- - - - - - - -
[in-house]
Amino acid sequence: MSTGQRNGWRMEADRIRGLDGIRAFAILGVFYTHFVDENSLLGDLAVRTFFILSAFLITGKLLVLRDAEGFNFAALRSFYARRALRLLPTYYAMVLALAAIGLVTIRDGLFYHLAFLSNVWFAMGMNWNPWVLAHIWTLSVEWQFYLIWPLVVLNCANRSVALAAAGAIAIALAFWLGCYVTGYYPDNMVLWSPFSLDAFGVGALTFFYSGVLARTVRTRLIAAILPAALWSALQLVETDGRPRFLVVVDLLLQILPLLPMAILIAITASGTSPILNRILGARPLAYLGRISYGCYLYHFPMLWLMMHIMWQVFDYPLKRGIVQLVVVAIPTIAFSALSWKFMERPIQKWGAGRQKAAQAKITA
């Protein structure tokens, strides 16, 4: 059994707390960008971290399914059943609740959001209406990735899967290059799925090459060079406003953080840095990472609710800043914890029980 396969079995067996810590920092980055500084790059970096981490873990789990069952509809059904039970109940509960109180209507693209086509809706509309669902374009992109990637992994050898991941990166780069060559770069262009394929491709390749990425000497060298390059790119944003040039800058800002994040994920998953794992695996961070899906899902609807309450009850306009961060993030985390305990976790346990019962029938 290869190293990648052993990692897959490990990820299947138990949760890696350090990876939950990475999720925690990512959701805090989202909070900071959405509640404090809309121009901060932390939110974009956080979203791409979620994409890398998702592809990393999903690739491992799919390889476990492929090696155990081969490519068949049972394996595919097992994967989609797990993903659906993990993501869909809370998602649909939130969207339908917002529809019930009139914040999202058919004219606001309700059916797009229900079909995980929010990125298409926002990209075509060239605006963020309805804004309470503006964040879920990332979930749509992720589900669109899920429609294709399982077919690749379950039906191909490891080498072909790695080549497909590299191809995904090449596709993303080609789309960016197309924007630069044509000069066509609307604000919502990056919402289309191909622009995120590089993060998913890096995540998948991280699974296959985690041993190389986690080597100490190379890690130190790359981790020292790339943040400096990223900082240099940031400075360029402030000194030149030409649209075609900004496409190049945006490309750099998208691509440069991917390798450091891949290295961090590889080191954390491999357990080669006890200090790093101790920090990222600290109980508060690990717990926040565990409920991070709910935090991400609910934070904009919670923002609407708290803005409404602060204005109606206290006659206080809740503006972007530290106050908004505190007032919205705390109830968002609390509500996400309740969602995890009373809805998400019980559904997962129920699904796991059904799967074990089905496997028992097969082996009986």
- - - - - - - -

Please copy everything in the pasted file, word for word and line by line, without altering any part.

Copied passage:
[in-house]
Amino acid sequence: MSTGQRNGWRMEADRIRGLDGIRAFAILGVFYTHFVDENSLLGDLAVRTFFILSAFLITGKLLVLRDAEGFNFAALRSFYARRALRLLPTYYAMVLALAAIGLVTIRDGLFYHLAFLSNVWFAMGMNWNPWVLAHIWTLSVEWQFYLIWPLVVLNCANRSVALAAAGAIAIALAFWLGCYVTGYYPDNMVLWSPFSLDAFGVGALTFFYSGVLARTVRTRLIAAILPAALWSALQLVETDGRPRFLVVVDLLLQILPLLPMAILIAITASGTSPILNRILGARPLAYLGRISYGCYLYHFPMLWLMMHIMWQVFDYPLKRGIVQLVVVAIPTIAFSALSWKFMERPIQKWGAGRQKAAQAKITA
């Protein structure tokens, strides 16, 4: 059994707390960008971290399914059943609740959001209406990735899967290059799925090459060079406003953080840095990472609710800043914890029980 396969079995067996810590920092980055500084790059970096981490873990789990069952509809059904039970109940509960109180209507693209086509809706509309669902374009992109990637992994050898991941990166780069060559770069262009394929491709390749990425000497060298390059790119944003040039800058800002994040994920998953794992695996961070899906899902609807309450009850306009961060993030985390305990976790346990019962029938 290869190293990648052993990692897959490990990820299947138990949760890696350090990876939950990475999720925690990512959701805090989202909070900071959405509640404090809309121009901060932390939110974009956080979203791409979620994409890398998702592809990393999903690739491992799919390889476990492929090696155990081969490519068949049972394996595919097992994967989609797990993903659906993990993501869909809370998602649909939130969207339908917002529809019930009139914040999202058919004219606001309700059916797009229900079909995980929010990125298409926002990209075509060239605006963020309805804004309470503006964040879920990332979930749509992720589900669109899920429609294709399982077919690749379950039906191909490891080498072909790695080549497909590299191809995904090449596709993303080609789309960016197309924007630069044509000069066509609307604000919502990056919402289309191909622009995120590089993060998913890096995540998948991280699974296959985690041993190389986690080597100490190379890690130190790359981790020292790339943040400096990223900082240099940031400075360029402030000194030149030409649209075609900004496409190049945006490309750099998208691509440069991917390798450091891949290295961090590889080191954390491999357990080669006890200090790093101790920090990222600290109980508060690990717990926040565990409920991070709910935090991400609910934070904009919670923002609407708290803005409404602060204005109606206290006659206080809740503006972007530290106050908004505190007032919205705390109830968002609390509500996400309740969602995890009373809805998400019980559904997962129920699904796991059904799967074990089905496997028992097969082996009986």